TCU’s Lupton Baseball Stadium to undergo more renovation

The TCU Board of Trustees voted last week to approve a donor-funded expansion of the Charlie and Marie Lupton Baseball Stadium, according to a statement on the university’s website.

The plans, which will include the renovation and addition of locker rooms, team rooms and batting cages, will focus on the underneath portion of the stadium below the third-base line concourse and will address the TCU baseball team’s need for more up-to-date amenities as it prepares to move to the Big 12 Conference, Assistant Athletics Director for Operations Ross Bailey said. Adding extra seats along the first-base line and installing a multi-weather surface around the bullpen are also items on the agenda, Bailey said.

Bailey said talks for renovations to Lupton Stadium were already underway before TCU’s decision to move to the Big 12. The Frogs’ move to the conference provided even more reasons to ensure the baseball team had the best possible facilities, so the program could stay among the elite in the nation.

“These discussions were in the works before the Big 12 stuff came into the discussion,” Bailey said. “But obviously now, Big 12 baseball is probably one of the top conferences in the country in baseball. I think this is the next step to continue to keep going forward and stay in the top 15 percent of teams in the country.”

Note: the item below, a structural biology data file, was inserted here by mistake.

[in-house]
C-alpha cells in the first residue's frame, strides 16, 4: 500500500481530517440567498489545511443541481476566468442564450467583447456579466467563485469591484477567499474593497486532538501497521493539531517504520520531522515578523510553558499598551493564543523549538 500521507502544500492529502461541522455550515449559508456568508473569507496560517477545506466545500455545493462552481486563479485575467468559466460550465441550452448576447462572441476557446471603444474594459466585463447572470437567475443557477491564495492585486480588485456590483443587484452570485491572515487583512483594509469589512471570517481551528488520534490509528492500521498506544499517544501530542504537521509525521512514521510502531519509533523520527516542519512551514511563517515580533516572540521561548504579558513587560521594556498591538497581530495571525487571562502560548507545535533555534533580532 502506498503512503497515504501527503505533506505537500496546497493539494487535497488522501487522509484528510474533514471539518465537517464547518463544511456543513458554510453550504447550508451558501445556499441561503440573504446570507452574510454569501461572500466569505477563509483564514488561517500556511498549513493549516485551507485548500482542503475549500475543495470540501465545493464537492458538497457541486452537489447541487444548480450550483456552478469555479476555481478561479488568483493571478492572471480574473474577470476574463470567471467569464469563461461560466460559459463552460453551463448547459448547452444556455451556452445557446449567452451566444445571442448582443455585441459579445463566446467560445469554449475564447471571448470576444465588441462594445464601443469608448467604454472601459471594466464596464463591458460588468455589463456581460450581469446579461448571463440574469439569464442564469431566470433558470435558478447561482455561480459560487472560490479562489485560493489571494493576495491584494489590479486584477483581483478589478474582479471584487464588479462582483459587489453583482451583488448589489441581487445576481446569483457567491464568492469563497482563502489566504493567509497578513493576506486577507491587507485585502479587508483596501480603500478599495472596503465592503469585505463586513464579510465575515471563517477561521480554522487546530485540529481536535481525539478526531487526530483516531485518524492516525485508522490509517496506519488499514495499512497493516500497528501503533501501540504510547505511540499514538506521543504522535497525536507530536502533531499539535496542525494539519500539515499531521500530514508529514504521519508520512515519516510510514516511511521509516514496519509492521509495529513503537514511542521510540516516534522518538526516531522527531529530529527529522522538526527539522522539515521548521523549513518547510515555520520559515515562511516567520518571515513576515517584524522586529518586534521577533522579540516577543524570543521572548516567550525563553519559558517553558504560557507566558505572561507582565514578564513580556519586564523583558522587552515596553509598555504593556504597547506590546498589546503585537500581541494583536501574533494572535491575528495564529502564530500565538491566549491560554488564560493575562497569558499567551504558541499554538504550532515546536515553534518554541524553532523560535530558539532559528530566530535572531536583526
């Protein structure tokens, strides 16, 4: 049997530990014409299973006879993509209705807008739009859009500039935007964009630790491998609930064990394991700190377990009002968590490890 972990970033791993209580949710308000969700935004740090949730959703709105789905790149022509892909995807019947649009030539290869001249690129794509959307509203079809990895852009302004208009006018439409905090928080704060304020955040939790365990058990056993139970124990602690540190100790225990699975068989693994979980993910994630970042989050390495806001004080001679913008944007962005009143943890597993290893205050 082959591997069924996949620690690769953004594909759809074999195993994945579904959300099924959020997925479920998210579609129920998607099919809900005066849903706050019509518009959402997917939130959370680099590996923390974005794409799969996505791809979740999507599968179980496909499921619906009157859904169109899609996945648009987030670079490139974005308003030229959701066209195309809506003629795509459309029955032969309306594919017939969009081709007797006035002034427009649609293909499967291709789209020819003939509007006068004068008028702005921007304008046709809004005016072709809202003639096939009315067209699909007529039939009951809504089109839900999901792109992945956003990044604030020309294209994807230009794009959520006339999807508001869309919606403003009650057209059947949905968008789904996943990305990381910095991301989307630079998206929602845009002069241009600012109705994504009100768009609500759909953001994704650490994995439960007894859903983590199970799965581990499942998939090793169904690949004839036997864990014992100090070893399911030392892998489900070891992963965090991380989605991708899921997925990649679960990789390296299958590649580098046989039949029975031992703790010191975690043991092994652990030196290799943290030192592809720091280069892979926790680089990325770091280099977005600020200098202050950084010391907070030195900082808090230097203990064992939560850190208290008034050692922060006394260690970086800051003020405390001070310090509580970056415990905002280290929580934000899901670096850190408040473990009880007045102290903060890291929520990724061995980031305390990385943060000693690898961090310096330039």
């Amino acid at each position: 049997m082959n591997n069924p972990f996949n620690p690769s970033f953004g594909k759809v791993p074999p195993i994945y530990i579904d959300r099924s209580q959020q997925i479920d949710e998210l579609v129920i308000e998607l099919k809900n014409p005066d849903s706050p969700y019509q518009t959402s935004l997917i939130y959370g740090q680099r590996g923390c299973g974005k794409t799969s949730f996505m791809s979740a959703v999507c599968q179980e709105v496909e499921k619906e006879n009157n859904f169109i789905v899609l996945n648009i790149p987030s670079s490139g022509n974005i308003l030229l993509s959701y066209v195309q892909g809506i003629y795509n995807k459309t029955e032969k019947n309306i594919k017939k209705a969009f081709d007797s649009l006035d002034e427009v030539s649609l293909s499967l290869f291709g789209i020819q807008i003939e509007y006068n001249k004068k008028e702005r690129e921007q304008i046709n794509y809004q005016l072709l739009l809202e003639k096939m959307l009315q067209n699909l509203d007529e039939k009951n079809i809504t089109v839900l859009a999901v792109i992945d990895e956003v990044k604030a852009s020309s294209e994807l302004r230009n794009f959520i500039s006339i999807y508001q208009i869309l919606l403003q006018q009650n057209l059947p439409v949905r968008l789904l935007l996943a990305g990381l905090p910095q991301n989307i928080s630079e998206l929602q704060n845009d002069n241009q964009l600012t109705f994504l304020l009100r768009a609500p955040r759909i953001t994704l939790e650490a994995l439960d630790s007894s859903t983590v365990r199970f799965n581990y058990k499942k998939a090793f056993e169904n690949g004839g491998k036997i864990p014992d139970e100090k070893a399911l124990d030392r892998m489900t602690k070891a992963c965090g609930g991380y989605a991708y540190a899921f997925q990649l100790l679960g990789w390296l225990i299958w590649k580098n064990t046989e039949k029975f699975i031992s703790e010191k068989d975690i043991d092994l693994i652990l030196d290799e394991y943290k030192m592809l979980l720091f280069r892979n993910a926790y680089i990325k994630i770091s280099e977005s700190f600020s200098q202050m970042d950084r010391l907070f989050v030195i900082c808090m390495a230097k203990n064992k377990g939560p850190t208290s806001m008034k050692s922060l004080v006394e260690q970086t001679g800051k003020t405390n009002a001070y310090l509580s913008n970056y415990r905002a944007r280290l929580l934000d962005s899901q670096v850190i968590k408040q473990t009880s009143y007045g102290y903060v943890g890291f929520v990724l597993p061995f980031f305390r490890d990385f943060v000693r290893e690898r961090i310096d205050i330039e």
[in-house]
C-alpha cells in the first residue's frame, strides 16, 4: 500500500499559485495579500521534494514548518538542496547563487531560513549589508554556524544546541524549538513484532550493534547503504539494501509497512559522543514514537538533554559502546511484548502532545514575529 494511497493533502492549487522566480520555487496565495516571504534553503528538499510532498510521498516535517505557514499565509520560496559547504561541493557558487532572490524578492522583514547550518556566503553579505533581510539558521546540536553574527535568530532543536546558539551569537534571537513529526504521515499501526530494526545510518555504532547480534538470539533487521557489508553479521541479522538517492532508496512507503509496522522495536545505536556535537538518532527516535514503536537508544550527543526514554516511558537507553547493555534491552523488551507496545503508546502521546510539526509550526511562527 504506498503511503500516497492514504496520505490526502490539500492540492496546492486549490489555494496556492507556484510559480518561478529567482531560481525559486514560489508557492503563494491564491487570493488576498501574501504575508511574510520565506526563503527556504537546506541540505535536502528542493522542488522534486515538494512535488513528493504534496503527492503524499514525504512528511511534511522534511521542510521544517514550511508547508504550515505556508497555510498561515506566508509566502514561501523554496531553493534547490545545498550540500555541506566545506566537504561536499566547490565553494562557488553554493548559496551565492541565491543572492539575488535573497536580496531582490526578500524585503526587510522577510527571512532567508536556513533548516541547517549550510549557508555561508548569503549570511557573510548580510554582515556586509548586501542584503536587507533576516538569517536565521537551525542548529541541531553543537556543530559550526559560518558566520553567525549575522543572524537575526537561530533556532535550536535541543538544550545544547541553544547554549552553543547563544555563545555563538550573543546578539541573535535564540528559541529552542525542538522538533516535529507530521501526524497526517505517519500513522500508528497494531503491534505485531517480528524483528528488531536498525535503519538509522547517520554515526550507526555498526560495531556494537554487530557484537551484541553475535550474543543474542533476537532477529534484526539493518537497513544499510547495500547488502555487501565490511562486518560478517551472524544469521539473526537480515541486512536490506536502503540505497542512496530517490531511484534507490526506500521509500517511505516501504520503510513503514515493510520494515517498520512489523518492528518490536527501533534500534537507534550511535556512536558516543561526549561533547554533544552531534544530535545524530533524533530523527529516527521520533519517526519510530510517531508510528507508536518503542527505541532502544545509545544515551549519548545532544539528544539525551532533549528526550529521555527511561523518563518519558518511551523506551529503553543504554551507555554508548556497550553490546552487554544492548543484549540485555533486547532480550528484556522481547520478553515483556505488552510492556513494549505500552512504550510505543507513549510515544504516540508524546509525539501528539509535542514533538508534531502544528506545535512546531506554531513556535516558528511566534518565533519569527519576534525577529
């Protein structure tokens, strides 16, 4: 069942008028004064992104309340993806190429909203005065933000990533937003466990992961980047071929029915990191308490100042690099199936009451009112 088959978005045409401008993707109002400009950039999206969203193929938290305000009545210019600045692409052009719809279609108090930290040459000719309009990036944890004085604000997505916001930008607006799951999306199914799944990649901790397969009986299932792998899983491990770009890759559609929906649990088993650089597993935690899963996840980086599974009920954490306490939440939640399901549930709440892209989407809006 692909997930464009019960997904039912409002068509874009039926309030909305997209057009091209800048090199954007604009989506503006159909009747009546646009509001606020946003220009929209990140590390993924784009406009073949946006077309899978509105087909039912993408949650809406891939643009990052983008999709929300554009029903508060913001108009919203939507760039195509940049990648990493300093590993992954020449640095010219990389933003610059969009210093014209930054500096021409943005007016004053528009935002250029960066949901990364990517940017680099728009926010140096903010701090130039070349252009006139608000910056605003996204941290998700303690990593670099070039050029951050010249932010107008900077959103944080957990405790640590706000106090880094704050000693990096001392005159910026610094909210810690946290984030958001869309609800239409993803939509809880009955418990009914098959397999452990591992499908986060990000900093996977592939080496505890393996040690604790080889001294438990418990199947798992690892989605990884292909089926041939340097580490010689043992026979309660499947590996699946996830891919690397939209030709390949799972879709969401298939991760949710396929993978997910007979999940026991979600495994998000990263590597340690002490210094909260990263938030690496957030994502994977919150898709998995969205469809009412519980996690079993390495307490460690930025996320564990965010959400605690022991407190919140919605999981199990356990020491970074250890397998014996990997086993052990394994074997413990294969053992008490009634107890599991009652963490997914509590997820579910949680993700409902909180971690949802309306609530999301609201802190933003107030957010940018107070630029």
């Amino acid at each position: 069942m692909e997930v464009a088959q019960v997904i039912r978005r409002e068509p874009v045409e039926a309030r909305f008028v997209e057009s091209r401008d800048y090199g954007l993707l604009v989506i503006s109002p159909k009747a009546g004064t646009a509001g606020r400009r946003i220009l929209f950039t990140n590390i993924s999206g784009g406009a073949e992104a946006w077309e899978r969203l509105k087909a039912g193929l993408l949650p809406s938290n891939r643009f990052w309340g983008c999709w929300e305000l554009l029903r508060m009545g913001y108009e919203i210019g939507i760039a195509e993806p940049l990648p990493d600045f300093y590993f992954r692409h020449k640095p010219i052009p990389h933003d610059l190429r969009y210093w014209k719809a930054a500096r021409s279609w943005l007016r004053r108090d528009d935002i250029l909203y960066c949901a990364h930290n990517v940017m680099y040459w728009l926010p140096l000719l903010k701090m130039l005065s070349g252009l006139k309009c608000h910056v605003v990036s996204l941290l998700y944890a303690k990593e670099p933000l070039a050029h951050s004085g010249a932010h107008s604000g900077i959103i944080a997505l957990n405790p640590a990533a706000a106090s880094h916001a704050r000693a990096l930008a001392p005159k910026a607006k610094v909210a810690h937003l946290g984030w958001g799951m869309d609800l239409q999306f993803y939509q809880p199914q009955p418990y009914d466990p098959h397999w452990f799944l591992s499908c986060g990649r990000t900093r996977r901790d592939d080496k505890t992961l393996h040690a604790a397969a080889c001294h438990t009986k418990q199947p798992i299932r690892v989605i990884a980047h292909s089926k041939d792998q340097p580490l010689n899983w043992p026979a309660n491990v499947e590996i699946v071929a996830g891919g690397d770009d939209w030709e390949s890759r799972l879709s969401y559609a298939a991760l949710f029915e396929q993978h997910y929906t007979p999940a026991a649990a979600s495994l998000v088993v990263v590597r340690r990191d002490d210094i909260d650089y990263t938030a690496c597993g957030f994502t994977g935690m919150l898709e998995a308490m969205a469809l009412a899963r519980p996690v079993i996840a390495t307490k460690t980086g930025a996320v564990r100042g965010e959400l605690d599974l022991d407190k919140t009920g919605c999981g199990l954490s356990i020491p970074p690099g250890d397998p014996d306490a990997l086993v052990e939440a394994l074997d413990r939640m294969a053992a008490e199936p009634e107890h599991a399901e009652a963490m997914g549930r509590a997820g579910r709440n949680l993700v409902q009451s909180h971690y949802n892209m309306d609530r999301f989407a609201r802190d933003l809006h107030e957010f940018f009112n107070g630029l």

Bailey said no timetable has been set on the renovations, but he guaranteed they will not be ready for this upcoming season. First, the university must secure the funds needed for construction to begin.

“When we get the money,” Bailey said of the project’s timetable, “we have to go fundraise and go get the money.”

Bailey said there are three basic steps of design. Right now, TCU has just entered phase one.

“We’re barely at schematic design, which is basically called fancy napkin designs,” Bailey said.

Bailey said the renovations will be a product of both the university seeing a need to be addressed as well as the success and growth of the baseball program under head coach Jim Schlossnagle.

“Obviously, the popularity of the program, the revenue of the program that is generated [played a part in the renovation plans].”

The stadium, which hosted the NCAA Regionals the past two seasons, was built in 2003 and was most recently renovated prior to last season, when upper deck seating was added to increase its capacity to 4,500.